If you've been paying attention to the tech rumor mill as of late, you probably know that Amazon has been planning to buff up its Prime subscription service with a musical component. The web retail giant flipped the switch last night, and now Amazon MP3 is Amazon Music. If you already have a subscription to Amazon Prime (which offers free 2-day shipping and access to Netflix-style streaming TV and movies), then you're now subscribed to Prime Music, the service's premium competitor to Spotify and Google Music All Access.
Facebook's official Android app got an update today, bringing it to the nice, round version 10.0 mark. The update doesn't include any clarity for the app's interface (which, in many ways, is not dissimilar to a plate of spaghetti), but it does pack a few handy new tricks.
First up, the new app will allow users to "like" posts, photos, and pages without an internet connection. So if you're scrolling through your stream but don't have a data connection, no worries - just hit the "like" button and forget about it.
Google hasn't completely forgotten about Voice – after nine months with nary a peep, the Google Voice app has suddenly woken up in the Play Store. The new version comes with version number 0.4.3.8, which isn't even a big jump from the last one (v0.4.2.82). Actually, the fact that the app has been updated at all is the most remarkable thing about this. There's almost nothing new here.
Ready wants to reinvigorate the part of your phone that, in ye olden days, was all that mattered. That's right, it wants to improve how you make phone calls. Rather than gutting out your home screen and replacing it with something quirky, it tackles your dialer instead.
The Ready developers have tasked themselves with making contacts easier to see and communicate with. The app does so by not only tweaking how contacts are presented, but by creating useful shortcuts as well.
Update: Microsoft has stated in a blog post that support is limited to a select number of devices for this pre-release version. The company is opening up compatibility regularly, so if your device isn't supported just yet, check back later.
When a Microsoft app comes to Android, chances are that it's not going to be exciting (seriously, take a look at the list). This is not a jab at the competing tech giant.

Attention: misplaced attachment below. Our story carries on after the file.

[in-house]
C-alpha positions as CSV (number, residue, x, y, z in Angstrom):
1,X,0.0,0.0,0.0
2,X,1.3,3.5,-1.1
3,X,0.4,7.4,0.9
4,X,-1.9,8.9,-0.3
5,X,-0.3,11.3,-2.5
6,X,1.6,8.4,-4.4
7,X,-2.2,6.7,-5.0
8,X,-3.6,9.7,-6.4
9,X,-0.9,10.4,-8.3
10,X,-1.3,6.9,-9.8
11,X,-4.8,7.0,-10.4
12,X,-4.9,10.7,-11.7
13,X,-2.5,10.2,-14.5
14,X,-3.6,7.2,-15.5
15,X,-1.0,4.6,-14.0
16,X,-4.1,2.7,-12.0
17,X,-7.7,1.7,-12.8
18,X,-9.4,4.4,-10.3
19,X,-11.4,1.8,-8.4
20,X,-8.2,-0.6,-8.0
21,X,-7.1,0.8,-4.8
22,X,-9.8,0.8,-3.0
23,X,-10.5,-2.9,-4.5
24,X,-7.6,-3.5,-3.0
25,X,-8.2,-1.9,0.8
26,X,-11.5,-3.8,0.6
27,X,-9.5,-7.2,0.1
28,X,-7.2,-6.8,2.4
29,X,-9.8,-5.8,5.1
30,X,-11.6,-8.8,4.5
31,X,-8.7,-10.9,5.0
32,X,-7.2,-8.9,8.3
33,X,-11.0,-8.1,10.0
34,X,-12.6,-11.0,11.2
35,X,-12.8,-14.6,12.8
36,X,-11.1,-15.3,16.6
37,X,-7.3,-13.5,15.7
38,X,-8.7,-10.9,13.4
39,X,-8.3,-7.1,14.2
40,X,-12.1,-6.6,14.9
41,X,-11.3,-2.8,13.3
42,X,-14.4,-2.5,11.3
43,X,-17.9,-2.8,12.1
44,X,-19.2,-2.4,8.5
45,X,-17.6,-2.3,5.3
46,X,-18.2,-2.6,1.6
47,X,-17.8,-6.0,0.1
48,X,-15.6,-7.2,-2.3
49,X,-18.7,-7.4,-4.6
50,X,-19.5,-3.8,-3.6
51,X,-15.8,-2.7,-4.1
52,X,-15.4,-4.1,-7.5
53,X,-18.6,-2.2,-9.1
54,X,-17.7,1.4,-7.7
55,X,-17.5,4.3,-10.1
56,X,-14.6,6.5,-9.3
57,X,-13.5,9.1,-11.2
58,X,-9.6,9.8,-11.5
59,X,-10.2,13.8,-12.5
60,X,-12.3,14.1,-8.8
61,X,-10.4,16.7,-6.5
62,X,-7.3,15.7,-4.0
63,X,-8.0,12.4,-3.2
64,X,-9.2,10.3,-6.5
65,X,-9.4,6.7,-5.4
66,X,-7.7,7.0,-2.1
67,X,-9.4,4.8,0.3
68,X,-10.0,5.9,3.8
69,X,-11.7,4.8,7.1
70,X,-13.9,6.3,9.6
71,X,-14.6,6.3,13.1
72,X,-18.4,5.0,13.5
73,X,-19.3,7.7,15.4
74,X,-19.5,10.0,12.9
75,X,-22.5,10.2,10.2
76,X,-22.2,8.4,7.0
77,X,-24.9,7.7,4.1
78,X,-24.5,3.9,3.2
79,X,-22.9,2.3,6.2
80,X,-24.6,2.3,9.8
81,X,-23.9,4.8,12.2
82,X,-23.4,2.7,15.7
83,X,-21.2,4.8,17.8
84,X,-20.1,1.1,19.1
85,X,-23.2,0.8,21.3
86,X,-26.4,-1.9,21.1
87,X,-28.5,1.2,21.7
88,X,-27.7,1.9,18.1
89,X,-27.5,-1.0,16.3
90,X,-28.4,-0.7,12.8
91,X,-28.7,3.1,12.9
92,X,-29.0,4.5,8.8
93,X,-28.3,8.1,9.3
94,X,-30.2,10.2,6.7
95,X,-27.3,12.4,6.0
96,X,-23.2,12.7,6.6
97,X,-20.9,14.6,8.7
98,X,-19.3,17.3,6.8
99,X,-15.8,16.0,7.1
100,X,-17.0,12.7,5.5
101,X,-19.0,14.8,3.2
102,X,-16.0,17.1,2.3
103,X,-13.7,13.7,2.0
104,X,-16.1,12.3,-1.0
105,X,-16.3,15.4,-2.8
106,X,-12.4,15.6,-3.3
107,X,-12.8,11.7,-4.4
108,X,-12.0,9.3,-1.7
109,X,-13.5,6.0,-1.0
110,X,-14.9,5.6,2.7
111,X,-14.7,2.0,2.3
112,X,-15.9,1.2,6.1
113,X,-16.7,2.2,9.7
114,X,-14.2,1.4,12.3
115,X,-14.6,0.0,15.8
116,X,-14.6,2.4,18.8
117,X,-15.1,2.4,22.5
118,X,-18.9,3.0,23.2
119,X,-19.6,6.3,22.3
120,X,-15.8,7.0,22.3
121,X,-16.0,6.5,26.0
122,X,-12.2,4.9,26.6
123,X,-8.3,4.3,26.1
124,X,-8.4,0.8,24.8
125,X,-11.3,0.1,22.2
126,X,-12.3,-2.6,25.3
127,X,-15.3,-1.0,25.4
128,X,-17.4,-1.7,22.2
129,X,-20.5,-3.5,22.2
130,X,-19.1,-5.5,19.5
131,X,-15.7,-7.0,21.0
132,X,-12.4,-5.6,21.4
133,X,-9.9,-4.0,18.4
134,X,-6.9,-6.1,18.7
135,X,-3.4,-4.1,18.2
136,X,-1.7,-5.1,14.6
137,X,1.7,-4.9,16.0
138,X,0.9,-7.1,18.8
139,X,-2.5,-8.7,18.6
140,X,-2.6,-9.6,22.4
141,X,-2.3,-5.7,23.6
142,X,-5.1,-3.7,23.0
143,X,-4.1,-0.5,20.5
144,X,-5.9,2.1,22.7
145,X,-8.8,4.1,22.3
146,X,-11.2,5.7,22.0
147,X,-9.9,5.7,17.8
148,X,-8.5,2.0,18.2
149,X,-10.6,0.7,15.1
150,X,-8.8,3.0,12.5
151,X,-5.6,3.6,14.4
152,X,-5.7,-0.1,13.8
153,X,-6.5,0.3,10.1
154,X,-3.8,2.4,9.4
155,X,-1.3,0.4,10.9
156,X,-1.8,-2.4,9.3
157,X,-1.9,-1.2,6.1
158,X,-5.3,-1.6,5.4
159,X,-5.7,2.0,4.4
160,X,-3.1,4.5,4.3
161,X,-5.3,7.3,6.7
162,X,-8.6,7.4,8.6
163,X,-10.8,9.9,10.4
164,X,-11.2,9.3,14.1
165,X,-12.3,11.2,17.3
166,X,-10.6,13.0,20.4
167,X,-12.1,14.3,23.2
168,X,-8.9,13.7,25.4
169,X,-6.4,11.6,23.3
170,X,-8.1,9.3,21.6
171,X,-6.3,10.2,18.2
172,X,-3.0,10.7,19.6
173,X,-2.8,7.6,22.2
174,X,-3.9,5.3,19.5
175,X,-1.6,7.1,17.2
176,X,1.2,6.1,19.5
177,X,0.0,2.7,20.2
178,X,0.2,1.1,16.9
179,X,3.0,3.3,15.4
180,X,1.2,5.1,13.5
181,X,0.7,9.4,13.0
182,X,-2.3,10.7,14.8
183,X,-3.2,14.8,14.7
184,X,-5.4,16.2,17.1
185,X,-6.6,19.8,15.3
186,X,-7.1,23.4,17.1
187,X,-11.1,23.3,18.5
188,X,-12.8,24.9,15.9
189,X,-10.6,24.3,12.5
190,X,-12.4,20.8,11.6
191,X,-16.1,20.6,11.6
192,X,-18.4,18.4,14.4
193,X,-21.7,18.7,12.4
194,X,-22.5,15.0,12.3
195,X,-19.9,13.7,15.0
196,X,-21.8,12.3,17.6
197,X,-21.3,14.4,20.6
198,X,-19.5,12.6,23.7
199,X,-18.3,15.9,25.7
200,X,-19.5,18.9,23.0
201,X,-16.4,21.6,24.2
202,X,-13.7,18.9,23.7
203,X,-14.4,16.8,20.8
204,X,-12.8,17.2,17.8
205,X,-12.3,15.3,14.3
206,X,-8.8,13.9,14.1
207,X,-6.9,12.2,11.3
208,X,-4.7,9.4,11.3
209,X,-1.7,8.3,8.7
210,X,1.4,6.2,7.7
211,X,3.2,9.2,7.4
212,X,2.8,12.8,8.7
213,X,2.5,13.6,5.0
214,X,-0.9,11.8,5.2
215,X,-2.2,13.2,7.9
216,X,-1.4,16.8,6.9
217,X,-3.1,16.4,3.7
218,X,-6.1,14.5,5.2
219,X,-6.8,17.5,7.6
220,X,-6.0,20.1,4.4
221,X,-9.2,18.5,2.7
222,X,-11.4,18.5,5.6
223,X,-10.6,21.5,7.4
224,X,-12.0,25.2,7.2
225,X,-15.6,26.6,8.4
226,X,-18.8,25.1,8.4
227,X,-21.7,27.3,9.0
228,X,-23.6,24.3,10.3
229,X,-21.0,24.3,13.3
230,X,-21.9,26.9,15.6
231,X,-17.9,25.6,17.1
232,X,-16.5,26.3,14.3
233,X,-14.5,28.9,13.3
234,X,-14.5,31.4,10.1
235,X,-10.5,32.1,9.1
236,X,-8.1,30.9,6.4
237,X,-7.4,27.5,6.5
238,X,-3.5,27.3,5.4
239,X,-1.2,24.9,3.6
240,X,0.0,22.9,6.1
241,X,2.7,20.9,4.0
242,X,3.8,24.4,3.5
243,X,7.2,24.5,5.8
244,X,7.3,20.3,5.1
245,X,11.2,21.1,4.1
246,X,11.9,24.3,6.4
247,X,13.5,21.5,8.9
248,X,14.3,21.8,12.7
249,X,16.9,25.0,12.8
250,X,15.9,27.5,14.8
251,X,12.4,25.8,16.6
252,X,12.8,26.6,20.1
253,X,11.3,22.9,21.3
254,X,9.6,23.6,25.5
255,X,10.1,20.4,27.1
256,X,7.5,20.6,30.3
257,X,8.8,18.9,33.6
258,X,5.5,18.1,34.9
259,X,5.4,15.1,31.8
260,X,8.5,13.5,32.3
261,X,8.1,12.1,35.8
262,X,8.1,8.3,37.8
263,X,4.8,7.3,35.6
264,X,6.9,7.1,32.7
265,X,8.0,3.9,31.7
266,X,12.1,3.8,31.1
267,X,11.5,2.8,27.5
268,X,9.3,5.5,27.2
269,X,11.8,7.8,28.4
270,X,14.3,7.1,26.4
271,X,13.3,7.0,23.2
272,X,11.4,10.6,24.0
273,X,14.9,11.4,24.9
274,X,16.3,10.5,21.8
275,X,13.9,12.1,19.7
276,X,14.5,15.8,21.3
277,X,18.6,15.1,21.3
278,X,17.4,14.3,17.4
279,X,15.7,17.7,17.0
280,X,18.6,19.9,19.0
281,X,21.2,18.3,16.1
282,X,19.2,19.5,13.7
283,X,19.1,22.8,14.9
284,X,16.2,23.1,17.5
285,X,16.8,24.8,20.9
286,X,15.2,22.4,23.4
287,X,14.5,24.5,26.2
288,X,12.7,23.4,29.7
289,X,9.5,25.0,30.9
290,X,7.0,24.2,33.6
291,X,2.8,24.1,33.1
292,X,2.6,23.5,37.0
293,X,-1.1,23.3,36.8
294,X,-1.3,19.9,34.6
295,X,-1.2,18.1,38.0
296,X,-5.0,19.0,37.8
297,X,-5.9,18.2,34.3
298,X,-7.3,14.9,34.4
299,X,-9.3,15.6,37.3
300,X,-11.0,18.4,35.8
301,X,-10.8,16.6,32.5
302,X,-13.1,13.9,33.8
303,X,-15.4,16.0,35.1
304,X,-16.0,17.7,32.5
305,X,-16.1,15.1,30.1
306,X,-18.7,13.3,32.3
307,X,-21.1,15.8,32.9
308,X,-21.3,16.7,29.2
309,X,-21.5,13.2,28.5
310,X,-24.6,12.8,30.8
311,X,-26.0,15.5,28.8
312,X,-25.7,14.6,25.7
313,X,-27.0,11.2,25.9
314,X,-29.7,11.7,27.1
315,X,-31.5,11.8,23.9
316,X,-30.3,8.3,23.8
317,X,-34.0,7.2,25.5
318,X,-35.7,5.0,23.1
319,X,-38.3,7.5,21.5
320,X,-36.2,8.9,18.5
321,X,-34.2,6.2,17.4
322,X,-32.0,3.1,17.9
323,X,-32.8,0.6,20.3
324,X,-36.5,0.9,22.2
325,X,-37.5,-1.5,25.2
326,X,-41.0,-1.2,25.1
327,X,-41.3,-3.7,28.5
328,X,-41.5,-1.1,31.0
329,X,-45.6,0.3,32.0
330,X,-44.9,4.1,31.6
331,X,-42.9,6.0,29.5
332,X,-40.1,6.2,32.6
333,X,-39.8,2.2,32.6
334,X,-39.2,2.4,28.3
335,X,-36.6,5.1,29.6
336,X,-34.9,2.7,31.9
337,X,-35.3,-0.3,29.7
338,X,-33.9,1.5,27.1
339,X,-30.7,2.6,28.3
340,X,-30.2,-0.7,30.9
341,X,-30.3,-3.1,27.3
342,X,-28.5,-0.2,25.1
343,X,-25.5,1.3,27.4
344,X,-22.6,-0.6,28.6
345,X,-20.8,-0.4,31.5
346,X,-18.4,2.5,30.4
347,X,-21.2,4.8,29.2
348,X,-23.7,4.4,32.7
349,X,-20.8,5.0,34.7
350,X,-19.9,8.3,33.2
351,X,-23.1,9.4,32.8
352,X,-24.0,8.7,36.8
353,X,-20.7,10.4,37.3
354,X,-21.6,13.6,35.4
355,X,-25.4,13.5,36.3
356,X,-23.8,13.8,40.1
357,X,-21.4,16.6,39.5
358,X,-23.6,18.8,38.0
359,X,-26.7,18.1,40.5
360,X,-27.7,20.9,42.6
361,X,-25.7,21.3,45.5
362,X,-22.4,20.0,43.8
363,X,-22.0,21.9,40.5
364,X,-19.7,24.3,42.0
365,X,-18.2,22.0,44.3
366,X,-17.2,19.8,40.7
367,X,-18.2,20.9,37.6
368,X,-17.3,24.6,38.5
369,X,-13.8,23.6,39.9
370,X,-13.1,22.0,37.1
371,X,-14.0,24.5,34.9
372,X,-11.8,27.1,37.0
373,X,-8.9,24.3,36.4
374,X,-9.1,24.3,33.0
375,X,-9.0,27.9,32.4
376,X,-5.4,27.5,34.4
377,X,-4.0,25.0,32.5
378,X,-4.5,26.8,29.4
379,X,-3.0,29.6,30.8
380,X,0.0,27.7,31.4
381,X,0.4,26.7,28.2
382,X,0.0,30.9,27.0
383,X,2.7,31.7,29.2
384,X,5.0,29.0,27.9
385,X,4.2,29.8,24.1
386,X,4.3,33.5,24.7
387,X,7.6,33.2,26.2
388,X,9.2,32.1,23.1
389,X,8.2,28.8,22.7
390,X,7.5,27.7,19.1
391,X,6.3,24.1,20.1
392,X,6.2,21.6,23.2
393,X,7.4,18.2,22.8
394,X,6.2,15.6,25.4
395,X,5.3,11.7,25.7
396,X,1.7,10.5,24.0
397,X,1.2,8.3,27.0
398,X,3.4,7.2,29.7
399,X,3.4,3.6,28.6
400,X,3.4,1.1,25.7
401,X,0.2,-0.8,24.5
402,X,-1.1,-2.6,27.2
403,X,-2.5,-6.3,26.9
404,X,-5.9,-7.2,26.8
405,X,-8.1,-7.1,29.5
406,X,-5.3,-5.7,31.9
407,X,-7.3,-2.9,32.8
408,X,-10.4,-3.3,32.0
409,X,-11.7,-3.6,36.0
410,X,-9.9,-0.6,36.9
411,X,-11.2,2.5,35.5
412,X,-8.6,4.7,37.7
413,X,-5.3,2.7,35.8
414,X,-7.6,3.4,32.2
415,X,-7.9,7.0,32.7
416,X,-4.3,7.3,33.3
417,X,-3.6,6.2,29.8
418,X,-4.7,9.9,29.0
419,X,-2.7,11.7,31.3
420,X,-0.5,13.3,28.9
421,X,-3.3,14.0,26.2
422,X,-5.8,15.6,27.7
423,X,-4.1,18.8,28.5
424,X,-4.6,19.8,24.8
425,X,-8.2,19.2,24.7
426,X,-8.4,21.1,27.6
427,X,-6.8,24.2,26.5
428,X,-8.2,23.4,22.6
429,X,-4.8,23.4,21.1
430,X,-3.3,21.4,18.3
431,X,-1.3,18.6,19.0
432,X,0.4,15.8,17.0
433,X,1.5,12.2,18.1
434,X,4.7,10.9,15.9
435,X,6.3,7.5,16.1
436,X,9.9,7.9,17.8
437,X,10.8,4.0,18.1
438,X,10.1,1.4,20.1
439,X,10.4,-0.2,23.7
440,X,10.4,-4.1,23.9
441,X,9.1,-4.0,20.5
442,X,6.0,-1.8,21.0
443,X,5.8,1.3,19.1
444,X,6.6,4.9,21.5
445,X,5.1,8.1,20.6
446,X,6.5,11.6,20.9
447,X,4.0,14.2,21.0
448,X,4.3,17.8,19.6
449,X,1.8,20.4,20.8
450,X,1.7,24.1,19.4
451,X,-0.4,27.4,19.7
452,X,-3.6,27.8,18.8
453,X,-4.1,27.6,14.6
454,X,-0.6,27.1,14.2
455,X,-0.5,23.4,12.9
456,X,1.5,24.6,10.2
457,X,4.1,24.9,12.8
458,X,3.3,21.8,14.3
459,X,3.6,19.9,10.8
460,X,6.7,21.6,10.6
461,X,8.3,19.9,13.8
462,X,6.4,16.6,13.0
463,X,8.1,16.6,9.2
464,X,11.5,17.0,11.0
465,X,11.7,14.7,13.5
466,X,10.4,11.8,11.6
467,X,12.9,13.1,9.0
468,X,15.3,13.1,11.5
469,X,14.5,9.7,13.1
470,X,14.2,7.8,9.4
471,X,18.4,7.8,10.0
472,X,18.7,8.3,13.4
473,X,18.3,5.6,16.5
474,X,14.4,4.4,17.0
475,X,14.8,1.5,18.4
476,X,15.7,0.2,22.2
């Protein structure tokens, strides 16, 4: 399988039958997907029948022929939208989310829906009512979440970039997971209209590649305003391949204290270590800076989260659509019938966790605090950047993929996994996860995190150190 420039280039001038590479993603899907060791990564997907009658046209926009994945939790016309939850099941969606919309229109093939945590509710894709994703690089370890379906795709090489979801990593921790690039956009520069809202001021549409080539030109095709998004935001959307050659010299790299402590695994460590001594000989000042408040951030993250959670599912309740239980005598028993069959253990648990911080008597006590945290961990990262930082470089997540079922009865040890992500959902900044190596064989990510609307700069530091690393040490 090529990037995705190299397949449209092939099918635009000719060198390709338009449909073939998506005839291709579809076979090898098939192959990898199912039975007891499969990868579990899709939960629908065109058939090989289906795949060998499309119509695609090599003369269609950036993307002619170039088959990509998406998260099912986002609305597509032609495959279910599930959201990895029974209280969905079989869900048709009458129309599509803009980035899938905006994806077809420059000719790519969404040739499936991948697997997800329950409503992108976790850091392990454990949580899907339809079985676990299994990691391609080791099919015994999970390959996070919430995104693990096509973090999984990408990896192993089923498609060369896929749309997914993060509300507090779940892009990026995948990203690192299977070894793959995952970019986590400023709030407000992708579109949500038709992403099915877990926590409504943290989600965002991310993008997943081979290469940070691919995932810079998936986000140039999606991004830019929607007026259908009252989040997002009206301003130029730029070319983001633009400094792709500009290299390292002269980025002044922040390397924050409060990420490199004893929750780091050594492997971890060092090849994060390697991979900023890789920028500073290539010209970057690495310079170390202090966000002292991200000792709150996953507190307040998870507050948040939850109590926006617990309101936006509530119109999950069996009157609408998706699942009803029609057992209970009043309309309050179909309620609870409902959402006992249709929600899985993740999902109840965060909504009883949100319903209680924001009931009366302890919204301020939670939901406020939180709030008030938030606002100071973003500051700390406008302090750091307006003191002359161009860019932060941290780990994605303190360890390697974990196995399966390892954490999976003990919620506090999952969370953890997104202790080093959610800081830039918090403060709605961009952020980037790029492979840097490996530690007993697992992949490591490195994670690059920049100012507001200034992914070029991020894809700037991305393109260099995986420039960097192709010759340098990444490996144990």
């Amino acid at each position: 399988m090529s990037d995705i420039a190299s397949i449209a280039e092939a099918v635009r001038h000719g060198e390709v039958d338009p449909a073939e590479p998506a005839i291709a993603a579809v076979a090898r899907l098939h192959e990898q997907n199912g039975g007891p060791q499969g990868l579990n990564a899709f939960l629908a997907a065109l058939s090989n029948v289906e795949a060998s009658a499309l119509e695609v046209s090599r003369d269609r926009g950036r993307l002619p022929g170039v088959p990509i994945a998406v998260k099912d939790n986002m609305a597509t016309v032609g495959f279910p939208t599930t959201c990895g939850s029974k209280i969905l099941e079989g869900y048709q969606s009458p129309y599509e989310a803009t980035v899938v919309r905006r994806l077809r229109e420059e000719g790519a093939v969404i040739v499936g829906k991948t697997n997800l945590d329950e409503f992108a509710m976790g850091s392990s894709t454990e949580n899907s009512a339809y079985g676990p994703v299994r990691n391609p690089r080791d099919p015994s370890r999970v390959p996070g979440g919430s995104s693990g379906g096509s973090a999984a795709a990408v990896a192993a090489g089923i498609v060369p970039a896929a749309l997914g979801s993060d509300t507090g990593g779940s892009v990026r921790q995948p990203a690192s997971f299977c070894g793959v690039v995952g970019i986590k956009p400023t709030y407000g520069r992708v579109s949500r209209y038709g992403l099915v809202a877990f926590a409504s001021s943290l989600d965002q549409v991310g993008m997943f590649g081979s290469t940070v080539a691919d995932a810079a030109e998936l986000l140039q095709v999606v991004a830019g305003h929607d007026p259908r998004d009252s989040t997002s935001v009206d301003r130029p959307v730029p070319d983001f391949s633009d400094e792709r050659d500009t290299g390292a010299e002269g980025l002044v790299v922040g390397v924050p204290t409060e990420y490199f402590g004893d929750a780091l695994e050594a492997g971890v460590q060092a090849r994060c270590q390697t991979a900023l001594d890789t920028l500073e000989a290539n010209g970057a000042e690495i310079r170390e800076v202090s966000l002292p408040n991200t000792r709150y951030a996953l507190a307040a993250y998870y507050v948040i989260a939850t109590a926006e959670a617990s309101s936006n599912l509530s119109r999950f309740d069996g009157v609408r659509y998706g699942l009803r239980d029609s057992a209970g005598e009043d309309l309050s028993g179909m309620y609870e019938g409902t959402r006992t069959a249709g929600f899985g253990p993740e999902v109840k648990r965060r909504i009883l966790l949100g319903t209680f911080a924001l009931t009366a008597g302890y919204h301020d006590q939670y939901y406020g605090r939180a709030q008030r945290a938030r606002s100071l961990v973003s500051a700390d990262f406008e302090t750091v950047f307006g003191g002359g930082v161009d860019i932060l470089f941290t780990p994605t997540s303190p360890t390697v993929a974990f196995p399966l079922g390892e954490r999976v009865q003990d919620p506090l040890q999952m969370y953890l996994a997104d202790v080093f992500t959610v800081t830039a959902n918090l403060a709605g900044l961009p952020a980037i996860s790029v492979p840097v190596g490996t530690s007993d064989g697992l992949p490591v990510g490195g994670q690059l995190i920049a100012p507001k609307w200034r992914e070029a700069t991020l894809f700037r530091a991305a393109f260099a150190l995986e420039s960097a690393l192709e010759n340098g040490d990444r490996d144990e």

You probably know how it works by now – we post some sales, you buy some things, developers make some money, and everyone goes home happy. There are some neat deals this time around, so you should have no trouble working up at least mild excitement. Be happy, dammit.
Google has just announced its second new app in one day, releasing Google My Business to the Play Store. With the goal of "helping your business shine," My Business offers smart insights for your Google-connected business. From Google+ page insights to the ability to update your company's information, My Business helps you find and connect with "your people."
The app offers insights on your business' appearance in search, how users interact with you on Google+, and how you're displayed in services like search and Maps, with the option to update your information any time.
Good news: if you've been holding out on buying the premium version of SwiftKey for some reason, it's now officially free. The former trial version is gone from the Play Store, leaving only the once-paid version of the keyboard for all to download and use.
SwiftKey told us that moving forward it's going to focus on having the release cycle halved, so oft-requested features will make it into finalized builds much faster.
Pushbullet is an app that consistently has strong updates that work toward crafting, step by step, a better harmony between your devices (including your computer). EvolveSMS is an app with good design that takes a sharp focus on functionality and making text-based communication easier. It only makes sense, then, that the two would make a great pair.
Today, Jacob Klinker, the developer behind EvolveSMS, announced a partnership with Pushbullet that will - put simply - allow users to receive, view, and reply to SMS messages from their desktop.